Two Republicans battling for Ohioans' votes agreed on at least one item Saturday evening - President Barack Obama must not be re-elected.
|A supporter holds a sign autographed by Republican presidential candidate Rick Santorum. (Photo: Enoch Wu/Sentinel-Tribune)
"We have to make sure a Republican is in that White House," Congressman Bob Latta, R-Bowling Green, said as he introduced former Speaker Newt Gingrich and former Senator Rick Santorum at the annual Lincoln-Reagan Day Dinner at Bowling Green State University.
The two rivals showed their very different styles, with Gingrich talking facts and figures, and Santorum talking freedom and faith.
"I believe this is the most important election of our lifetime," Gingrich told the sold-out crowd of more than 760. "A second term would be extraordinarily destructive of basically every value we have."
He blamed Obama's energy policy as "punishing America" into using new technology.
In contrast, Gingrich said he would replace the Environmental Protection Agency with an "Environmental Solutions Agency." All new staff would be hired. "Nobody would be transferred over."
Gingrich referred to energy issues as a matter of national security, "so that no future president bows to a Saudi king."
He quoted Obama as saying there is no "silver bullet" to solve energy issues.
"He's right. But there is a presidential pen." And if elected, Gingrich said he would use that pen to sign approval of the Keystone Pipeline, more offshore production off Louisiana and Texas, and more drilling in Alaska.
There is nothing wrong, he said, with the mantra, "drill, drill, drill." Gingrich said more off-shore drilling could actually pay off the federal debt.
By generating more supply, Gingrich said gas prices could easily be dropped to $2.50 a gallon.
Several people in the audience carried signs for "Newt" with his "$2.50" promise noted.
He spoke of the natural gas being found in shale, and said Obama is opposed to exploring it more. "No one on the left wants to know this."
Gingrich, who was joined at the event by his wife, Calista, assured the crowd that he was the candidate best able to debate Obama in the fall.
But Santorum, accompanied by his wife, Karen, and three of their seven children, said he was the best candidate to lead the "fight for freedom." Voters should not shy away from a candidate simply because he isn't "moderate," since these times require inspiration, not moderation, he said.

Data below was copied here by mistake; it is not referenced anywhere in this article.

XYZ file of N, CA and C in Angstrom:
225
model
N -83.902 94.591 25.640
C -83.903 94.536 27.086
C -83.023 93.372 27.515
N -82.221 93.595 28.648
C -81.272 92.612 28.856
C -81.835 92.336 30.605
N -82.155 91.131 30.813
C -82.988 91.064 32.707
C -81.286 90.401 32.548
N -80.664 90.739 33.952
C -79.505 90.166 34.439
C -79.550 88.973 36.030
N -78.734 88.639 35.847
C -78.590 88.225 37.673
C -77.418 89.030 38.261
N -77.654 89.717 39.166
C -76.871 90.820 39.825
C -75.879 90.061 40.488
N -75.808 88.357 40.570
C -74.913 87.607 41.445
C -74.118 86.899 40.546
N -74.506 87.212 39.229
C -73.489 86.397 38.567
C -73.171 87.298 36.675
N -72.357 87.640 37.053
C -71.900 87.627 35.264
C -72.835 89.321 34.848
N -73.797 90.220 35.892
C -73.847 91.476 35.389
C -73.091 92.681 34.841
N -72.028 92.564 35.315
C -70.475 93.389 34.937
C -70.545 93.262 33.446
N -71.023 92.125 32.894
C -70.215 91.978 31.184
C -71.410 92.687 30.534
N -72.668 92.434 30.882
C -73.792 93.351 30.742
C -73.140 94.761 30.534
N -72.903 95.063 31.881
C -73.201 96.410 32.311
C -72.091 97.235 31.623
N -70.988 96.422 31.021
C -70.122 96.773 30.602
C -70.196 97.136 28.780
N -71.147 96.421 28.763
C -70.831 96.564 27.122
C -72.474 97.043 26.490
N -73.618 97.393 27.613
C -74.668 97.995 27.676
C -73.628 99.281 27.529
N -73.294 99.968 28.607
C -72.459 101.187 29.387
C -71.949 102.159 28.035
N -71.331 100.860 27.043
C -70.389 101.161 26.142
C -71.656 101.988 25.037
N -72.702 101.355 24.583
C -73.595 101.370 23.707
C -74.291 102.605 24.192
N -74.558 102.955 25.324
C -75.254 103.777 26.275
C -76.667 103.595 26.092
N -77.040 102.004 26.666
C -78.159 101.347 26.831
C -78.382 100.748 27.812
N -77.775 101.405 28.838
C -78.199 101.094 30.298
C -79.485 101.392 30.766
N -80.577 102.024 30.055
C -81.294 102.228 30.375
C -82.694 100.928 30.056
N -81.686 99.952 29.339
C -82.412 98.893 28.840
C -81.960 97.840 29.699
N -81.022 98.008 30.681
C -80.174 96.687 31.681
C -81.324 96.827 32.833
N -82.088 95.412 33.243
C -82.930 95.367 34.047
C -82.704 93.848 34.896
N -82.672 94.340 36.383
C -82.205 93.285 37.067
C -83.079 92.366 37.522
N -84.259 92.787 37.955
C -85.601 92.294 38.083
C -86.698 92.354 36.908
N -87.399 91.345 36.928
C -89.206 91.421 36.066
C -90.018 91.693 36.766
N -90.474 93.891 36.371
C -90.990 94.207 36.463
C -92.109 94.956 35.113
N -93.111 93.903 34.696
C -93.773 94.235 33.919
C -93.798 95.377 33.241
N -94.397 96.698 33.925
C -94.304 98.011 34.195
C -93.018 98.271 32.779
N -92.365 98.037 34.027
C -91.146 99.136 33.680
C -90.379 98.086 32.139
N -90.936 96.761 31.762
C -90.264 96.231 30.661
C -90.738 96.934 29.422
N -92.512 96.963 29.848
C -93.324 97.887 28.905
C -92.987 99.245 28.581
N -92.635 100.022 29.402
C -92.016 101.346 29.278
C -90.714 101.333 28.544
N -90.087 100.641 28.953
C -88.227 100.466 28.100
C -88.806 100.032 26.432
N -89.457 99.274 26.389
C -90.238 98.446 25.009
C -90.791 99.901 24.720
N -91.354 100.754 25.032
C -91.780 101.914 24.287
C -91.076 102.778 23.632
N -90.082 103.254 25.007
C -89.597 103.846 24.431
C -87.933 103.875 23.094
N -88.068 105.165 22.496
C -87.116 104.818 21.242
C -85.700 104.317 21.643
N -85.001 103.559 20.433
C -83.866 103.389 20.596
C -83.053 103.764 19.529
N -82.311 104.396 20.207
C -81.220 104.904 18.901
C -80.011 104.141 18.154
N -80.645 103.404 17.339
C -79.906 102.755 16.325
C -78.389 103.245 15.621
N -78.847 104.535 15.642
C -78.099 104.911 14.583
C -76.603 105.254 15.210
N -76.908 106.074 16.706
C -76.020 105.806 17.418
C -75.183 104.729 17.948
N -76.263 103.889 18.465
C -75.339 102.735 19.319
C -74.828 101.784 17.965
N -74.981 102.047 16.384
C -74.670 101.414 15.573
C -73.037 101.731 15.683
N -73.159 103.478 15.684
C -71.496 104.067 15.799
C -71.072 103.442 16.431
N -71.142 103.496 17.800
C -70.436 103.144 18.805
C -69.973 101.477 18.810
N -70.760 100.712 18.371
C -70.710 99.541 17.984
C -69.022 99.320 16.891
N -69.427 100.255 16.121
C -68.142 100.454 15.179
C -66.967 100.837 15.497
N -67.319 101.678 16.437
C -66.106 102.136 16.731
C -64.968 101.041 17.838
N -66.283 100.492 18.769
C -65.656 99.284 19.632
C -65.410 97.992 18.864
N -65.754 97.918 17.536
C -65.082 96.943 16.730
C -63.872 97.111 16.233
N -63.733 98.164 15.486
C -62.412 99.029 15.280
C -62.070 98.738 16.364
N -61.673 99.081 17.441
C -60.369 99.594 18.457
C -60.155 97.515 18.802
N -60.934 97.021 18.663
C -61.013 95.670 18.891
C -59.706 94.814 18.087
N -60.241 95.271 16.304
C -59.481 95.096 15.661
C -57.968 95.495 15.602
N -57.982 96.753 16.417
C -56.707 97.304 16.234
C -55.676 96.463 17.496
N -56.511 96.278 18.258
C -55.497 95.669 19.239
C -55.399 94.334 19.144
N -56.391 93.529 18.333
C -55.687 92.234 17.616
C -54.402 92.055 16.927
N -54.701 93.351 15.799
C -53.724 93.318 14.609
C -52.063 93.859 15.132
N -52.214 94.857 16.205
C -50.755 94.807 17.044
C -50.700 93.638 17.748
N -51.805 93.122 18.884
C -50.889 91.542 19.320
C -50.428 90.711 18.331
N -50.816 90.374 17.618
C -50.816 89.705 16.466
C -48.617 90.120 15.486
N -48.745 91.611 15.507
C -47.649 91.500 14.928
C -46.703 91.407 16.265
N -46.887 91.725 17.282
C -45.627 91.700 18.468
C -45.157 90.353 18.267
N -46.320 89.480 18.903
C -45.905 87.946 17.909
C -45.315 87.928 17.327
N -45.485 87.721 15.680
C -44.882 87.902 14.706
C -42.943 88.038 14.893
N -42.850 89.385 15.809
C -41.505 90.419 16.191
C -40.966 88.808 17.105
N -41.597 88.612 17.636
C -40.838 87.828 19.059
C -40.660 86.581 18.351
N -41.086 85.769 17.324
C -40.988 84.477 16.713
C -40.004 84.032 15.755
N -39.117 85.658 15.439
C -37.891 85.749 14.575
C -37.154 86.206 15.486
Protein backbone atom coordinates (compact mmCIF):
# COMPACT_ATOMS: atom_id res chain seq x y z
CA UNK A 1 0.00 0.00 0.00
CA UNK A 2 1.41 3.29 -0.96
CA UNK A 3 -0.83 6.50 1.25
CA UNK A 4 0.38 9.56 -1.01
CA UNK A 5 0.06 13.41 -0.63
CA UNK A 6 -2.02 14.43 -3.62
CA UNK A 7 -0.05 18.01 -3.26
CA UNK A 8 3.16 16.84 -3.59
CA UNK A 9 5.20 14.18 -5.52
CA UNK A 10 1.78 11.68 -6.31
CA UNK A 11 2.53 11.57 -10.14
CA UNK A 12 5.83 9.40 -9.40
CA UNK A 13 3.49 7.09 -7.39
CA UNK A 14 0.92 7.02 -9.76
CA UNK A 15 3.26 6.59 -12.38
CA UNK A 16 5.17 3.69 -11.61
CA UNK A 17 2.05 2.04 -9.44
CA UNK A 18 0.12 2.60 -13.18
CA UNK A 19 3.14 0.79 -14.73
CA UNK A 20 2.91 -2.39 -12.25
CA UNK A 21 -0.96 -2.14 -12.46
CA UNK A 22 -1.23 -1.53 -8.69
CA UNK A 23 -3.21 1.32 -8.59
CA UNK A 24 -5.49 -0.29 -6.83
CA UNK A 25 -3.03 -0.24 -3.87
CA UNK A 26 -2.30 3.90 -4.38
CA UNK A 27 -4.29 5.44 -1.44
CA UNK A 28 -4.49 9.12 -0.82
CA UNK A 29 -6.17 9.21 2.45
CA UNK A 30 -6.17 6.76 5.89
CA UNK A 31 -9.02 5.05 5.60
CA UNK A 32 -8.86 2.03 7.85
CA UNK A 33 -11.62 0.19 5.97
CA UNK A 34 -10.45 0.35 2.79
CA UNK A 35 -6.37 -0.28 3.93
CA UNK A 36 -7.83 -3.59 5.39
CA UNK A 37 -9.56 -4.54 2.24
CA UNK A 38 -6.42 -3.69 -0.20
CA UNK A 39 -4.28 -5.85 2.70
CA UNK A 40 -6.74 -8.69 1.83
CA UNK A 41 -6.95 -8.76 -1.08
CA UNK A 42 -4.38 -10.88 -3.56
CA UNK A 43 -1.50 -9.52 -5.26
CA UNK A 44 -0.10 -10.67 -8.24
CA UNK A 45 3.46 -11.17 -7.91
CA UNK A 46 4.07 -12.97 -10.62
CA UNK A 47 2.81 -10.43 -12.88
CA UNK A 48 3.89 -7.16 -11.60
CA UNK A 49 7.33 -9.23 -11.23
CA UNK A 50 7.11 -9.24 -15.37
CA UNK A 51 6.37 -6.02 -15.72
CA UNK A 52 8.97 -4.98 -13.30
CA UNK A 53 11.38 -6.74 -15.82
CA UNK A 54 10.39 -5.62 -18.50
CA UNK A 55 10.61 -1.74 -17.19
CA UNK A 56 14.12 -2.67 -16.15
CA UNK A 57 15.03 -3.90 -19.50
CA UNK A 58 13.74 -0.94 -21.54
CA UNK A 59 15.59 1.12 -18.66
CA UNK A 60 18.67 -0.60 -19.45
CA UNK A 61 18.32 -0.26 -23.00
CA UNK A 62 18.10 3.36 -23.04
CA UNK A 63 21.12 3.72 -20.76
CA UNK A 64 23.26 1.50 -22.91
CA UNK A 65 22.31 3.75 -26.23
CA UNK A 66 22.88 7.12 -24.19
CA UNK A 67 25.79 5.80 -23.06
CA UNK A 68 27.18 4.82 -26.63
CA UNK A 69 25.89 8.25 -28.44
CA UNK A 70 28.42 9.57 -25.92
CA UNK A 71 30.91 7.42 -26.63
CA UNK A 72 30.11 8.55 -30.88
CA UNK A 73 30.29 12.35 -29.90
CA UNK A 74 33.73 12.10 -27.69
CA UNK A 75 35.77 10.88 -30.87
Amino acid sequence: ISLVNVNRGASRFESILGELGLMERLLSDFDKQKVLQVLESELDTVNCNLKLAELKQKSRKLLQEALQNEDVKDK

"The real soul of America is at stake."
He accused Democrats of not valuing the Declaration of Independence, as the document "where our rights come from."
When liberals cry out for "equal, equal," they fail to recognize the root of their rights, Santorum said. "Does it come from Islam," he asked the crowd. No, it comes from Judea-Christian beliefs, he said.
Santorum said the current government is trying to "keep faith out of the public square."
"You see it happening with Obama-care," he said, criticizing the health care reform for requiring people to buy health insurance and for forcing Catholics to take birth control coverage that they believe is a "grave sin."
Santorum slammed Obama for taking wealth from some to give to others. He "castigates people who have been successful."
He said America's strength lies in its faith, family, community organizations and small businesses.
He blamed current regulatory burdens for slowing business growth. He referred to climate science as "political science." And he promised to balance the budget in five years and vowed to not cut defense spending.
Santorum agreed with Gingrich on the weight of this presidential election.
"This election is the most important election in your lifetime, and I don't care how old you are," he said.
And Ohio, he added, is "the epicenter of the political world."
Santorum did not mention his main rival, Mitt Romney, by name, but said the election can't be won with negative ads.
"You're going to have to win because you have better ideas," he said.
Santorum also noted that 64 percent of his campaign donations are under $200, while two-thirds of Romney's donations hit the maximum allowed amount.
"We're running a very different campaign," he said.
Outside the student union Saturday evening, about 75 protesters quietly marched, many of the them holding signs protesting the GOP presidential candidates.
Michael Hale criticized the candidates for platforms of homophobia, support of income inequality and assaults on the environment.
"We don't appreciate the narrow minded point of view," Joe DeMare said.
Protester Jake Stewart said it might actually help President Obama if Santorum is the Republican nominee since his platform is so extreme.
"It's getting ridiculous," Stewart said.
Matt Bridgewater said the quality of candidates brought him out Saturday night to the protest. "I've always liked the circus."
The keynote speaker at the dinner, Grover Norquist, said he likes all the GOP candidates. Norquist was the creator of the "no more taxes" contract signed by 238 members of the House and 41 members of the Senate.
He saved his criticism for the Democrats.
"The left is made up of competing parasites," he said.
In contrast, Republicans basically wish to be left alone by government. "They don't want their rights violated," he said.
He was critical of Obama's stimulus package and over-regulation which has led to cars that are too small, light bulbs that don't shed enough light, and toilets that don't adequately flush.
"The left has an endless supply of reasons" for higher taxes. "Like a teenage boy on a prom date," Norquist said.